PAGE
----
Jamie Sternberg, Esq. and Taylor Baumann, Esq.
Updated July 2018
Some landlords owning rental property in vacation areas have increased revenue by changing long-term rentals to short-term vacation rentals. Vacation renters are often willing to pay more per night than long-term tenants. With internet platforms such as HomeAway.com, VRBO, AirBnB.com, and FlipKey.com, reaching potential vacation renters is easier. However, before becoming a short-term vacation rental landlord, property owners should be aware of requirements, restrictions and risks unique to vacation rentals.
Municipalities may prohibit or regulate short-term rentals.
Municipal laws vary significantly across the state, and may include:
- Transient Occupancy Taxes (TOT). Most municipalities impose transient occupancy taxes on short-term rentals of 30 days or less. For information about transient occupancy taxes for any specific geographic area, Google “transient occupancy taxes” and the name of the city. Also Google “transient occupancy taxes” and the name of the county. (Sometimes transient occupancy taxes are assessed by cities, and sometimes they are assessed by counties).
- Minimum rental periods. Some municipalities impose minimum rental time periods (e.g. one-month or one-week tenancies).
- Zoning ordinances. Some municipalities limit short-term vacation rentals to specific geographic areas, prohibit short-term rental homes near other short-term rentals, impose a maximum number of vacation rental days or vacation rental occupants, or otherwise regulate short-term rentals in single family residences and/or multi-family residences.
- Registration and Licensing. Many municipalities require landlords obtain business licenses or other special licenses to operate short-term vacation rentals.
Landlords should review their city or county’s municipal code, or consult with an attorney to determine the local laws governing short-term rentals in their community. AirBnB lists some city regulations at https://www.airbnb.com/help/responsible-hosting.
Covenants, Conditions, and Restrictions (CC&Rs) and Homeowners Associations (HOAs)
Owners of properties governed by homeowners associations must also be concerned about HOA rules and restrictions. HOA owners should review both the CC&Rs and rules and regulations to determine whether there are restrictions or regulations on their rental activities. Some HOAs prohibit rentals of less than 30 days. Other HOAs require the owner to provide tenant information to the HOA management company.
Additionally, to avoid conflict with neighbors and the HOA, vacation renters should be made aware of the HOA rules and regulations. A vacation renter’s noncompliance with HOA rules can result in fines and other significant expense to the property owner.
Vacation renters pose challenges to landlords that they should carefully consider before operating a vacation rental.
- Vacationers are transient by nature, want to “have a good time,” and have fewer incentives to treat the community and its members with respect. This may result in property damage and conflict with neighbors. Vacation renter headaches can be reduced through careful screening, and educating vacation renters about property-specific issues and concerns (e.g. quiet hours, parking restrictions, trash can rules, and emphasizing that renters are expected to be respectful of neighbors).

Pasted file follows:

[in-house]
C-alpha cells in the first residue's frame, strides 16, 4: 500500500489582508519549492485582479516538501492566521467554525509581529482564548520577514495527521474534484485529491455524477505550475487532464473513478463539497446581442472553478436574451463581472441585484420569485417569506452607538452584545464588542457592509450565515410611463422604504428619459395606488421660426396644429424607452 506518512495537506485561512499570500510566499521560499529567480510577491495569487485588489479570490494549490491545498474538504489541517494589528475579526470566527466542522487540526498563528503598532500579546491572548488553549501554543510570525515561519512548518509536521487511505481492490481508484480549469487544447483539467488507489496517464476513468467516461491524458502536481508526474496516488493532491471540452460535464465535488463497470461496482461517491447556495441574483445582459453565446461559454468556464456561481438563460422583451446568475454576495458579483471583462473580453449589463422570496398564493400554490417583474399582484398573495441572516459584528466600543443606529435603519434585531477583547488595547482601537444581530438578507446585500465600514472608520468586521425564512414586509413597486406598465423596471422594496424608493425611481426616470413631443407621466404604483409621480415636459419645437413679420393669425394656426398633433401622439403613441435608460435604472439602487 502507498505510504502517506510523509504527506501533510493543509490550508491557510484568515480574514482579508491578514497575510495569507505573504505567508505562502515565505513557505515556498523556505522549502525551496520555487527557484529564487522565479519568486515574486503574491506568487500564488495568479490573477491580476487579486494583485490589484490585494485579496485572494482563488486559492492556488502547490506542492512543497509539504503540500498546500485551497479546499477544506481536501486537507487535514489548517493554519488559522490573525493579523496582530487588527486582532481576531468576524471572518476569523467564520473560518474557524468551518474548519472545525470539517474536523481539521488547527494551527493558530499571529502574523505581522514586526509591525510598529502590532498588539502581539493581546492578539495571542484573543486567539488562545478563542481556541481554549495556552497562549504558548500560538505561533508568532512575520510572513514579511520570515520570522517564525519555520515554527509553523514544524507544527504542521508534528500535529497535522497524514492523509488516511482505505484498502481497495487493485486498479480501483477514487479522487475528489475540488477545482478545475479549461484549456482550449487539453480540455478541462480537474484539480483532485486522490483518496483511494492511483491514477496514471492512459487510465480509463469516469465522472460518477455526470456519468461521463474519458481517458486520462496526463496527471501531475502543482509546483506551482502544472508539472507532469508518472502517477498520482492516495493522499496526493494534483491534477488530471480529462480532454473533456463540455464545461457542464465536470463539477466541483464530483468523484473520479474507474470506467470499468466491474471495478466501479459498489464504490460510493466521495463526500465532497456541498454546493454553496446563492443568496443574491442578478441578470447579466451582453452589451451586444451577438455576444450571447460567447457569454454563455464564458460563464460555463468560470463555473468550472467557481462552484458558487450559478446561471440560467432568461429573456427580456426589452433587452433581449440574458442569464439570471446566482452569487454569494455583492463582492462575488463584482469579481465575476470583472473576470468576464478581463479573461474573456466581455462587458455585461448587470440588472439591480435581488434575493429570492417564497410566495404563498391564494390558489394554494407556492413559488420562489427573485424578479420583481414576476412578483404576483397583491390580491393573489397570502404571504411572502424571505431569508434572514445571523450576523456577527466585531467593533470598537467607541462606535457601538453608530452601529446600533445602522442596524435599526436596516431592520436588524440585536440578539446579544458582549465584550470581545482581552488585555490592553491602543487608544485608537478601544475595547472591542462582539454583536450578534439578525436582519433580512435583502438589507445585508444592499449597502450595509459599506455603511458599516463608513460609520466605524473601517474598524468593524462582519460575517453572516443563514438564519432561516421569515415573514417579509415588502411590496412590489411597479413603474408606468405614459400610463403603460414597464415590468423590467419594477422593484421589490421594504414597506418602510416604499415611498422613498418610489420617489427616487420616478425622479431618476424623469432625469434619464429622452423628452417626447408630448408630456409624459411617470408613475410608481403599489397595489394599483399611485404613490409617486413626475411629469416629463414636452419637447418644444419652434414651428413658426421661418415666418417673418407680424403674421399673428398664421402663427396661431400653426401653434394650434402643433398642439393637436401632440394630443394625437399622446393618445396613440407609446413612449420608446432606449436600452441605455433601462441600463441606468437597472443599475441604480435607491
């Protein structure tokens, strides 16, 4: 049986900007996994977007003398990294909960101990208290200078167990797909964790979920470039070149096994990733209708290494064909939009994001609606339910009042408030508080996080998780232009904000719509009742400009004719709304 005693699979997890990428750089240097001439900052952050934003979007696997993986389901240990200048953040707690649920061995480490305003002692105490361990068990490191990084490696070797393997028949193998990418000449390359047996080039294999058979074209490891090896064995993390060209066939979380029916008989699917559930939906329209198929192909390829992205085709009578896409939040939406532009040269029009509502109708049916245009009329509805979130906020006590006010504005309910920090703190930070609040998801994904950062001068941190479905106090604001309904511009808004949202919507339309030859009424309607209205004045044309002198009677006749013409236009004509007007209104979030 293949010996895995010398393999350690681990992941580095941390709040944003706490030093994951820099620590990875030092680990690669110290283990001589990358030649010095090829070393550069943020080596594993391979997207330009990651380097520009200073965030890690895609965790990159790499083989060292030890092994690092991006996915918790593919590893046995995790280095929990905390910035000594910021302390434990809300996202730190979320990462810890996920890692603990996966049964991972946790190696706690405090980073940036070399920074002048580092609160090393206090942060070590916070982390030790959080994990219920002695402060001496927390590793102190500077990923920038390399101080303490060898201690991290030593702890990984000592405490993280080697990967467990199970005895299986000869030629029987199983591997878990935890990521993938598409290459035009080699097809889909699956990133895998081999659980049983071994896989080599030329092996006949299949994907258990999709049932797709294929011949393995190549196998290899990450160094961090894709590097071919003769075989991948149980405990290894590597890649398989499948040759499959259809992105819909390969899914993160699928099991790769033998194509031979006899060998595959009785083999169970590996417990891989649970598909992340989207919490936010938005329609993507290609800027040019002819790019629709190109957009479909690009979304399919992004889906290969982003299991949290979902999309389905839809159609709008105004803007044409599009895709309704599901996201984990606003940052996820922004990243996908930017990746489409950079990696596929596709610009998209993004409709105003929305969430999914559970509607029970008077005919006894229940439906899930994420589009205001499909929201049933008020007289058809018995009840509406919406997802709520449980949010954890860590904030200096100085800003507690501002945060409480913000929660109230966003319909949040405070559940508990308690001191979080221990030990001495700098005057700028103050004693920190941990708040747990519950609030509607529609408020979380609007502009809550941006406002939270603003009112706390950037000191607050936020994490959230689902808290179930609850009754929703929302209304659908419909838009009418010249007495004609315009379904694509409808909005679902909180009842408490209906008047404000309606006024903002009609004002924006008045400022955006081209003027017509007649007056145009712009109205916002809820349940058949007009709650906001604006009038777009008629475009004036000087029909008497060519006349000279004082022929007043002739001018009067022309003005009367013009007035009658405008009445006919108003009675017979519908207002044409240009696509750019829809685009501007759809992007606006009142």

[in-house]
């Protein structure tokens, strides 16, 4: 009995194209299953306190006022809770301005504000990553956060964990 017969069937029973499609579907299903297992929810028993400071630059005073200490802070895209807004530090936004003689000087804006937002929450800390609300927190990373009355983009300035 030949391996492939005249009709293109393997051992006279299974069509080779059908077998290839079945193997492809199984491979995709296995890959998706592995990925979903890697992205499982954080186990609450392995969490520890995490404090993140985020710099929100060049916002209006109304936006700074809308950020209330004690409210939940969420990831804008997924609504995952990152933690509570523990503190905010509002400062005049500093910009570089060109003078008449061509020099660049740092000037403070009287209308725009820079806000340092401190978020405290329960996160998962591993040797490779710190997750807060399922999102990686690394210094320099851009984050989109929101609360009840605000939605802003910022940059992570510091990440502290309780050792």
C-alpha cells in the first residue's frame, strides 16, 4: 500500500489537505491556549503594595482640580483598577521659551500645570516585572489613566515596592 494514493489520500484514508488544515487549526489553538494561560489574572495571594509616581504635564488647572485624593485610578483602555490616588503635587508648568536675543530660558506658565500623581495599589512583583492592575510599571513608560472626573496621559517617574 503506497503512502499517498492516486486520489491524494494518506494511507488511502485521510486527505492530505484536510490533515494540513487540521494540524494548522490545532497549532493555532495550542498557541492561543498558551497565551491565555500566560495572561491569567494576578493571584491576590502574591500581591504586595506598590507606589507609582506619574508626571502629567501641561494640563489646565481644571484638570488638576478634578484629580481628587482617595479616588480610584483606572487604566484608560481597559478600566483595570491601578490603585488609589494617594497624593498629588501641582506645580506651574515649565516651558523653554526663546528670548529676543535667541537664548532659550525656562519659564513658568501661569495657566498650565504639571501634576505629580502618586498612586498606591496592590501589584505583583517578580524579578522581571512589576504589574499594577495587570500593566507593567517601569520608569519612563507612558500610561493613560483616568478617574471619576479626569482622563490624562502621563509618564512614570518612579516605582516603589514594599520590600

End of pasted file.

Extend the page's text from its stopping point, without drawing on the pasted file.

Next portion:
- By increasing the number of tenants revolving through the property, vacation renters can increase the chance that bed bugs could become a problem at the property. Bed bugs are costly to exterminate. Tenants often deny causation, and refuse or simply can’t afford to cover the expense.
Use a Vacation Rental Agreement
A standard rental agreement is usually not the best choice for a vacation rental.
- California law distinguishes between lease terms exceeding 30 days (“standard rentals”) and terms of 30 days or less (“short-term rentals”). Many California laws that protect standard rental tenants do not apply to short-term rentals. A standard rental agreement may reference laws not applicable to short-term vacation rentals, and grant an occupant rights that are not required to be granted to a vacation renter.
- A standard rental agreement typically doesn’t address multiple payments before the tenant takes possession (and vacation rental tenants typically make an initial deposit, then pay the remainder of the amount due before taking possession of the property).
- A standard rental agreement typically doesn’t address other issues unique to vacation rentals, such as check in times, check out times, remedies if a tenant is several hours late in checking out (causing a problem for the next occupant scheduled to take possession), specify the nonrefundable cleaning charge (not allowed in a standard rental agreement), list furnishings, address transient occupancy taxes, nor address cancellation policies.
Landlords engaging in short-term rentals should use a lease tailored specifically for vacation rentals. KTS clients can purchase a short-term vacation rental agreement template.
Before becoming a short-term vacation rental landlord, property owners should become familiar with and comply with local laws and regulations, and HOA requirements and restrictions. Vacation rental owners should also be proactive in avoiding vacation rental problems, and utilize a vacation rental agreement.
Kimball, Tirey & St. John LLP specializes in landlord/tenant, collections, business and real estate law, with offices throughout California. This article is informational only and should not be used as legal advice. Check with your attorney before acting. If you have any questions regarding this article, please call (619) 234-1690.
 Cal. Civ. Code §1940
 Cal. Civ. Code §§ 1940-1954.1
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